Under the leadership of Mateschitz, who has established himself as a successful promoter of the German Blendex toothpaste, Red Bull has employed a strategy of aggressive marketing to promote their products. This approach relies on viral campaigns and sports sponsorship as key tactics for successful brand recognition (Gorse et al., 2010). Moreover, an extensive research and development team works to make sure that each product is designed with aesthetic differentiation in mind yet has global appeal. Red Bull’s distribution partners are not part of the company’s payroll but rather independent customers who may receive additional benefits (Scribd). As a result, despite facing some difficulties due to a negative association with the drink’s unhealthy nature, the company has found the solution to retain leadership by tailoring its products for particular countries around the world. In Austria and the USA, they offer one variation of the formula, while in Thailand, a sweeter, less carbonated version is sold.
Red Bull’s quest for a unique and recognizable brand began in 1984. After two years of extensive research and heavy investments, the company created 200 distinct packages to shape its identity. By the time Red Bull was licensed to operate, the company had also developed “Spreading Our Wings Worldwide” – the vision and the foundation of the organization’s culture (Cirillo, 2009; RedBull). Red Bull differentiates itself from its carbonated beverage competitors by presenting a distinctive visual identity with blue and silver colors, as well as taller and slender can dimensions. The company also sets higher prices to maintain the status of premium branding in the eyes of consumers. Additionally, Red Bull’s mission statement further highlights its commitment to maintaining high standards while aiming for global success in an efficient yet profitable manner.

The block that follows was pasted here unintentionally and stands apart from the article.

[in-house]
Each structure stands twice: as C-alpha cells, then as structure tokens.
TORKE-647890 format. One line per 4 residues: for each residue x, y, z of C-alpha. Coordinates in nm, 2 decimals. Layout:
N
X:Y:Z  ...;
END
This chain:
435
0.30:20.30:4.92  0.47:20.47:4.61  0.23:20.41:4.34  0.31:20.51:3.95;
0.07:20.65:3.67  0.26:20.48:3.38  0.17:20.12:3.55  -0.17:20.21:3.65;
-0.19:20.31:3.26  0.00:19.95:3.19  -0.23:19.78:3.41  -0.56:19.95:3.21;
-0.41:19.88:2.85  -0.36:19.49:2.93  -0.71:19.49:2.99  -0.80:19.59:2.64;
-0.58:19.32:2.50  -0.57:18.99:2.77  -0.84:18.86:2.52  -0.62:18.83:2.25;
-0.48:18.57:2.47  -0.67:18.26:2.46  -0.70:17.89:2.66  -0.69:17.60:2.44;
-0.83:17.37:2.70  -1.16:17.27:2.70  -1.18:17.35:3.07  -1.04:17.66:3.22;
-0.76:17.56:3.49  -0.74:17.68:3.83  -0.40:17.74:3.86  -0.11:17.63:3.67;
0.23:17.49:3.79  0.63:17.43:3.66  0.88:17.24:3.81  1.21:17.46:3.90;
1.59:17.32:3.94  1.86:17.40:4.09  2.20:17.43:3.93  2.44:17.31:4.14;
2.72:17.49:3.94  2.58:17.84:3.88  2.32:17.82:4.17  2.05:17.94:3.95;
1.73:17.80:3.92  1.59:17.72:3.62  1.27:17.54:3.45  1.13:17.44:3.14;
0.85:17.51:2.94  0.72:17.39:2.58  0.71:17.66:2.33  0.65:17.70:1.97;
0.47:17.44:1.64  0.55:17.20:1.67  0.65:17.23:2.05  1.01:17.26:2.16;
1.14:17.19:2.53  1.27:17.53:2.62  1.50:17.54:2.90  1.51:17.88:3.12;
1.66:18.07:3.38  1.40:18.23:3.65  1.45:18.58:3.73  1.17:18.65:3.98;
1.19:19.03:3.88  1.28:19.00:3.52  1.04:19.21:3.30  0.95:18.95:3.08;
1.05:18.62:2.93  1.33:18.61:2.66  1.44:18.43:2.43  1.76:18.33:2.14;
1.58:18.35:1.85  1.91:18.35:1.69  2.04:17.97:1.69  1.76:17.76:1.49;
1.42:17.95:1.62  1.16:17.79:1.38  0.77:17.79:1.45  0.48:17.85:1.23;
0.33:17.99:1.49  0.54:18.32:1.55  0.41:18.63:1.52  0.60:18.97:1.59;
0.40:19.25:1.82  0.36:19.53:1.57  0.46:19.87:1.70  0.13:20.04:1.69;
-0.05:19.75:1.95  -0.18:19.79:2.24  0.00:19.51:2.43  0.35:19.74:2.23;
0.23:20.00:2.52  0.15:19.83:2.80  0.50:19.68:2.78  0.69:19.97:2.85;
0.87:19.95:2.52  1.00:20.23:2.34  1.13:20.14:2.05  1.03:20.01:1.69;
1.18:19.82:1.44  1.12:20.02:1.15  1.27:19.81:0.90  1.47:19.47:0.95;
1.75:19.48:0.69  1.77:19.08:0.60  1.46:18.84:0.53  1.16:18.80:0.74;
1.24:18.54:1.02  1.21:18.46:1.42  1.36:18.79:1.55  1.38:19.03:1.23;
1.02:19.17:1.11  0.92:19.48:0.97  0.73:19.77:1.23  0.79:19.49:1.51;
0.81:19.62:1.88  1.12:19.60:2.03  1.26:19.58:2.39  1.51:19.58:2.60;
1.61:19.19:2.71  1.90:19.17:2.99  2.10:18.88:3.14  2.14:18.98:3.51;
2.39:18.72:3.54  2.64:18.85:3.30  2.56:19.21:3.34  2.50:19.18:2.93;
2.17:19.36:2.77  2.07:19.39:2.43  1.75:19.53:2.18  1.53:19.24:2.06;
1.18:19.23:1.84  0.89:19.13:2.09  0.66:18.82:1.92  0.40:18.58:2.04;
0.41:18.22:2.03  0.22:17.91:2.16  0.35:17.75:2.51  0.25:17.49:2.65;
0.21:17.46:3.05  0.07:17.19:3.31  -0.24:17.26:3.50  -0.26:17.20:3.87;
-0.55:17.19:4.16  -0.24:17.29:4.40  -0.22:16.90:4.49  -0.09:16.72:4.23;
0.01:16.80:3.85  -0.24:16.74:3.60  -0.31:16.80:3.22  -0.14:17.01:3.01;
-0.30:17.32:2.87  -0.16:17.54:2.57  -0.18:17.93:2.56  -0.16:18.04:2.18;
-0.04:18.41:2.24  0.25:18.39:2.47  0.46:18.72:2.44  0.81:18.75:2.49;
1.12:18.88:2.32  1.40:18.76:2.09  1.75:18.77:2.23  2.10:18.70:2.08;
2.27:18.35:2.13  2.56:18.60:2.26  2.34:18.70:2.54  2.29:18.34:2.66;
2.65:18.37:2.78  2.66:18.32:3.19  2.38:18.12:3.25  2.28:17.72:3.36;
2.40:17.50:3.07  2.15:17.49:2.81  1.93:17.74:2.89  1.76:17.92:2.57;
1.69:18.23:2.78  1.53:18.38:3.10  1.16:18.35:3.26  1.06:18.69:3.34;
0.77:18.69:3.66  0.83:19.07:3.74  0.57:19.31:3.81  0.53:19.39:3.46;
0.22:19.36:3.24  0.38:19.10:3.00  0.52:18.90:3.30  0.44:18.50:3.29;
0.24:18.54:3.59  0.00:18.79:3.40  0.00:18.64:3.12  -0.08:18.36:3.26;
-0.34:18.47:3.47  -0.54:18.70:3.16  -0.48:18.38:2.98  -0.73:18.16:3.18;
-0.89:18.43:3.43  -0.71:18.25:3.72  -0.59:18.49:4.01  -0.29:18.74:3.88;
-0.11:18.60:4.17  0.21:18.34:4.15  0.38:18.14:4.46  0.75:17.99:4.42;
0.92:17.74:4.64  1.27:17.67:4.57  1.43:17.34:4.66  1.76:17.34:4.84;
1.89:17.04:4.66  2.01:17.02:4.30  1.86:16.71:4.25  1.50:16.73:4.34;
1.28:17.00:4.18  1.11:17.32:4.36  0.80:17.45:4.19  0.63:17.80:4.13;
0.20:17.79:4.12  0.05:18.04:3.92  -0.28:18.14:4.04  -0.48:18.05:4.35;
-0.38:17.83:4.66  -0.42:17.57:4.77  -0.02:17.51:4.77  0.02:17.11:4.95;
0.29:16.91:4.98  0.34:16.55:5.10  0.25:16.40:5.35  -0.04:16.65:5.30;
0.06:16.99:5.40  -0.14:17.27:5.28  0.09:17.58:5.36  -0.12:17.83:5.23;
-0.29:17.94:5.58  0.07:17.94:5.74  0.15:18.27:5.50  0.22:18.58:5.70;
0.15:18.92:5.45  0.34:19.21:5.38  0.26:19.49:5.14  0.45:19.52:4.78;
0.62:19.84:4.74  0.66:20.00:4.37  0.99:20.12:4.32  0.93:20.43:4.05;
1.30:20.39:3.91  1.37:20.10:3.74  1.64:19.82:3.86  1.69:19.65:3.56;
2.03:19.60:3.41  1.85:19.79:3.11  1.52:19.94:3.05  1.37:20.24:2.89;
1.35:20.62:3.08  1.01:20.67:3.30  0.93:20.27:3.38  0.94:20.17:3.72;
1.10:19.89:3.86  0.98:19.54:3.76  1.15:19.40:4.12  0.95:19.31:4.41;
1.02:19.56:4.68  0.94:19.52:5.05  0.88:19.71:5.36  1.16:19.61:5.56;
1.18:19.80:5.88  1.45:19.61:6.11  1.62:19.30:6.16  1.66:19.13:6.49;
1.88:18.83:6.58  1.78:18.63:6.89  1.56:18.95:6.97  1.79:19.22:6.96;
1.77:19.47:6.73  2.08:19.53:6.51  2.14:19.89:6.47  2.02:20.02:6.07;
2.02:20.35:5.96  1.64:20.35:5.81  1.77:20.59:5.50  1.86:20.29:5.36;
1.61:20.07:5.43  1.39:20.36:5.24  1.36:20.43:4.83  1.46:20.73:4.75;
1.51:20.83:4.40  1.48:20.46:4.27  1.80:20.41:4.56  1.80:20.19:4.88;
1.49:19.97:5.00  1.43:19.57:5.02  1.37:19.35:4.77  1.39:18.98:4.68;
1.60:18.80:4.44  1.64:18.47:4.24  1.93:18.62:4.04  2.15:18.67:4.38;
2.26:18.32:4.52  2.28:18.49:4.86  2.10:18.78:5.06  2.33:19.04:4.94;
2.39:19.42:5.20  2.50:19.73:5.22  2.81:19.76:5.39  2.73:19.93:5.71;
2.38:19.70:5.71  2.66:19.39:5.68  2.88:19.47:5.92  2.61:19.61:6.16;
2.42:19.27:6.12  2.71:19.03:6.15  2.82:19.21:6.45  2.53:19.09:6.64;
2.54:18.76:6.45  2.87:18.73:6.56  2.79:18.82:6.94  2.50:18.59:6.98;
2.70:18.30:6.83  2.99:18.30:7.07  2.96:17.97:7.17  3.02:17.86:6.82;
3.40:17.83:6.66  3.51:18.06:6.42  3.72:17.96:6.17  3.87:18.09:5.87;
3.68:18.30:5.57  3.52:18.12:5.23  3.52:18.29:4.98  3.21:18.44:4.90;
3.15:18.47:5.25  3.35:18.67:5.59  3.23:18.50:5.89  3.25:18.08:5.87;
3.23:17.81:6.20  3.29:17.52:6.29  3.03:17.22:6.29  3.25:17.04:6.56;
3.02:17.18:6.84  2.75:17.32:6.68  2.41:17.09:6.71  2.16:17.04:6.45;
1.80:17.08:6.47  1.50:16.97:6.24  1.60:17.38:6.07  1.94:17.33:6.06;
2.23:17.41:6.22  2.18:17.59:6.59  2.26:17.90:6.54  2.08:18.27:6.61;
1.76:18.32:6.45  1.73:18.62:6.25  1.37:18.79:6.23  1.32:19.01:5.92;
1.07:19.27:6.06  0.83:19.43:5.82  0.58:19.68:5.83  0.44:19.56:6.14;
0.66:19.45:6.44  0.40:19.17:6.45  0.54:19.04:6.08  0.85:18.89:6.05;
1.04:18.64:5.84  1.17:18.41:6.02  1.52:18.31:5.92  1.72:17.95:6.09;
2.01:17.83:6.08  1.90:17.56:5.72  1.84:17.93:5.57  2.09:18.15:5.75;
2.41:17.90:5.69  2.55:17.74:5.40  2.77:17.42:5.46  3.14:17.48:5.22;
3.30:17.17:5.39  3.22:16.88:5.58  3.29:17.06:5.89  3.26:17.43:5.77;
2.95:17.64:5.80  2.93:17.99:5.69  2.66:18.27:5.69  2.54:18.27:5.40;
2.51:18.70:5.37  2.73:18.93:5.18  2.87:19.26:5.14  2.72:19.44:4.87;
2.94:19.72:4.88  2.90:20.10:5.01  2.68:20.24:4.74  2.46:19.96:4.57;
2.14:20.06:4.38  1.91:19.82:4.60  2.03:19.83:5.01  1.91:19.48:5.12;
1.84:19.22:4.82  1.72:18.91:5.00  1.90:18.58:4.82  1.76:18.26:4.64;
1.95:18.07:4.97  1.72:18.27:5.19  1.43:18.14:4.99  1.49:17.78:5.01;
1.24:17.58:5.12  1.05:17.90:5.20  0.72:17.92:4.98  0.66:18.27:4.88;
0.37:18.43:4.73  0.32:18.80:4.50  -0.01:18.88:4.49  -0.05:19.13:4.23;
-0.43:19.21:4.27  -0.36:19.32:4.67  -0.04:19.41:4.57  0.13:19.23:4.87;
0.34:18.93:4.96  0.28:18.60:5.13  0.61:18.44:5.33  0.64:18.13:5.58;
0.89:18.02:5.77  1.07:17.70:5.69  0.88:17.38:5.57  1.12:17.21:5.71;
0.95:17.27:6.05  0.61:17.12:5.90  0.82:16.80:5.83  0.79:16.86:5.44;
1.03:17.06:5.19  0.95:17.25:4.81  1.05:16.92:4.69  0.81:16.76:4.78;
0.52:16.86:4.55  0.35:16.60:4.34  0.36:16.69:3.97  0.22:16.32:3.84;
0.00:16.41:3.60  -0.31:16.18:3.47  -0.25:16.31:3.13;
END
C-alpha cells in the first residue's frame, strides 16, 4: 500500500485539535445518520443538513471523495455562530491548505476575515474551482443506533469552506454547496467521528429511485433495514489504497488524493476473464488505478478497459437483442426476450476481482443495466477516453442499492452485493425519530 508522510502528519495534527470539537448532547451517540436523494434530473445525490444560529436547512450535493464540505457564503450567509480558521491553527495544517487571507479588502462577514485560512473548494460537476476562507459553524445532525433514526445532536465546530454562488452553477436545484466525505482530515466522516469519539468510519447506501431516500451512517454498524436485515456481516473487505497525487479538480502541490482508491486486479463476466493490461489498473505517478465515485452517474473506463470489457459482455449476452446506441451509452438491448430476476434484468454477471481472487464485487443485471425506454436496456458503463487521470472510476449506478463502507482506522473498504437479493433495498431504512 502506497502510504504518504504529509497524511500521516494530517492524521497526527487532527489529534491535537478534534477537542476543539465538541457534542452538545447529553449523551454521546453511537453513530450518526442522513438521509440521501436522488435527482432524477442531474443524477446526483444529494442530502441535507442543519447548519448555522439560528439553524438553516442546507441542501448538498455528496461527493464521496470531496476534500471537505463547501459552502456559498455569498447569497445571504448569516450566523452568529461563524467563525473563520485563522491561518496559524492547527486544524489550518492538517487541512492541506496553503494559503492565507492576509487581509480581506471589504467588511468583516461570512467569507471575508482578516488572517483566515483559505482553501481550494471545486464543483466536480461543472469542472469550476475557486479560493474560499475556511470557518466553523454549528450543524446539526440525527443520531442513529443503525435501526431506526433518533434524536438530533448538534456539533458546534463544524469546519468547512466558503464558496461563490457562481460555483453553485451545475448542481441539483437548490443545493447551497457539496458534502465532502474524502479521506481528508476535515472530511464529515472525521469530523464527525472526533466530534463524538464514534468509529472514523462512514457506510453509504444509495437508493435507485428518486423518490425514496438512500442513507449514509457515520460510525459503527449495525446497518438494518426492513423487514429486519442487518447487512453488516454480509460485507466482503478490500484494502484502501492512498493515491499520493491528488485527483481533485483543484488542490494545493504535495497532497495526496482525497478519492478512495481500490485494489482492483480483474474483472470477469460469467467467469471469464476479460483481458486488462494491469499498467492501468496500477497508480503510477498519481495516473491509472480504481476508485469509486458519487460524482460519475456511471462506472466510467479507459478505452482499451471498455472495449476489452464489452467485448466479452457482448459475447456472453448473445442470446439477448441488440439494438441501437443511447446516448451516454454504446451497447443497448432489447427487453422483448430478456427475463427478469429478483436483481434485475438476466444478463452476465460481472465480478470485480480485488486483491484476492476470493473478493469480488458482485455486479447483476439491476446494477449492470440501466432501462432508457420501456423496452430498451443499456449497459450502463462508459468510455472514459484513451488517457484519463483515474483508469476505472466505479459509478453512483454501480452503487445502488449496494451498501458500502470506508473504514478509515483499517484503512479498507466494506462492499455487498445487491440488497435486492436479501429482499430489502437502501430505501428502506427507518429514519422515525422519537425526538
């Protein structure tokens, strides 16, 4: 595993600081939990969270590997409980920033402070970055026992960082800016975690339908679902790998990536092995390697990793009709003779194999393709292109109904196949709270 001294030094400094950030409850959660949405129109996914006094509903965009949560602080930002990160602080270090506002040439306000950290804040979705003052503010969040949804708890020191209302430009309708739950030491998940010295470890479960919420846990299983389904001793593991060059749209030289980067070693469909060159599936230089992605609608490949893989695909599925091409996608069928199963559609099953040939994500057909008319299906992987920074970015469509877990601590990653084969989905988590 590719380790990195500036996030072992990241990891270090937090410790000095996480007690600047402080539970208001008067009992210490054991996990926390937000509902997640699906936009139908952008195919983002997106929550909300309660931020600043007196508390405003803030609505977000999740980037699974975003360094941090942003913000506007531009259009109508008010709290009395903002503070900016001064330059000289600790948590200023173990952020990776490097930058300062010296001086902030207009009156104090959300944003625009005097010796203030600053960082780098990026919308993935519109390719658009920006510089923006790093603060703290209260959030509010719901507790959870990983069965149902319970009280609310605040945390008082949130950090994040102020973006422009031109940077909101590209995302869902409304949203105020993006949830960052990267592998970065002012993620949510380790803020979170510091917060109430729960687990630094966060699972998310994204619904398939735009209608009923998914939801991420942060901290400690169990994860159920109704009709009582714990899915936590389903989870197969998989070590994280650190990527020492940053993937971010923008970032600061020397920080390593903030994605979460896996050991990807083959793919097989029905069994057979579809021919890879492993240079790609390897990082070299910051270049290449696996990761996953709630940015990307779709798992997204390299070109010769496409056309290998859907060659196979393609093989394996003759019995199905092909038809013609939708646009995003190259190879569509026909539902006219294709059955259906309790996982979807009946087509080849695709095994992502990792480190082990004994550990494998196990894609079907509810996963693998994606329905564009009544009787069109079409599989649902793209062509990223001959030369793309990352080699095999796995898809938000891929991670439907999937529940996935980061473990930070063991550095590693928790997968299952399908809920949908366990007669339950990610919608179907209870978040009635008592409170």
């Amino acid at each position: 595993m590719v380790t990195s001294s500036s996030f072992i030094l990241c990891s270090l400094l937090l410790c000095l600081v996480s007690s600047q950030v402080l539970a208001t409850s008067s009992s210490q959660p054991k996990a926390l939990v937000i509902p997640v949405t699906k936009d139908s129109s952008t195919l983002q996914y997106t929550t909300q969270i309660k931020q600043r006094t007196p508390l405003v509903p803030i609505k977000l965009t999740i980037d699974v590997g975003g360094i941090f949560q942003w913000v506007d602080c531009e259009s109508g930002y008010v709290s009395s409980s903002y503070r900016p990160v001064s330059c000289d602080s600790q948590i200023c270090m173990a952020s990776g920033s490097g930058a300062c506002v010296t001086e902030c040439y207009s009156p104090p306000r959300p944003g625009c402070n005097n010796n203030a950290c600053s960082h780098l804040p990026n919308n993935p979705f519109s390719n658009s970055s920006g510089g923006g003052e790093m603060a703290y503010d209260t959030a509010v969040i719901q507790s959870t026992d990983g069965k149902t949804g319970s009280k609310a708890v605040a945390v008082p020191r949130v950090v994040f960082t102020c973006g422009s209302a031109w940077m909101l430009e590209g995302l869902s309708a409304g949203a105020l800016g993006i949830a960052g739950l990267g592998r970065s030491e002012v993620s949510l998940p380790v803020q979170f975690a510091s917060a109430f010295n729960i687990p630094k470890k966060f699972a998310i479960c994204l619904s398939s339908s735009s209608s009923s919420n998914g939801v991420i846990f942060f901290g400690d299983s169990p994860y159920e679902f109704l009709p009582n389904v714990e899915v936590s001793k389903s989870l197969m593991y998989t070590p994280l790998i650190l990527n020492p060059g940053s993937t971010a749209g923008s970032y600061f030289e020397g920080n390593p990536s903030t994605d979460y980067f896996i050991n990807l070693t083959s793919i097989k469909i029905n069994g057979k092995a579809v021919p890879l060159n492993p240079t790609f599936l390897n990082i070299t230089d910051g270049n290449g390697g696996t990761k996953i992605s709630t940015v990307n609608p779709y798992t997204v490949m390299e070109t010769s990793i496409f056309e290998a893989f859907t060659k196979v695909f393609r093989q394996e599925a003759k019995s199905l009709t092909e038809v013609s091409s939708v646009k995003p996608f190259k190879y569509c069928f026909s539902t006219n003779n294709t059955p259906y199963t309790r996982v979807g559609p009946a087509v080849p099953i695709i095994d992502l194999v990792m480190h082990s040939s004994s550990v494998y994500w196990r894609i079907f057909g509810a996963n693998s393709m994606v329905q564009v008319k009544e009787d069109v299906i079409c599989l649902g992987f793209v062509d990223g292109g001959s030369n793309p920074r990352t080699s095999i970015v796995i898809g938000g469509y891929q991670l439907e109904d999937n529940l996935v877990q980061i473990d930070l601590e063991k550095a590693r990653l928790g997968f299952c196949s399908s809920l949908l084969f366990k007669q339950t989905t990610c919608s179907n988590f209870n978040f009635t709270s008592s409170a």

Red Bull’s corporate culture results in a workplace where employees share best practices to maintain the set standards and guidelines. They target an eclectic array of customers, including athletes, live bands, students, professionals, and clubbers at both domestic and global levels. Employees work towards common goals within teams coordinated by managers whose main task is to bring out the best potential in their team members.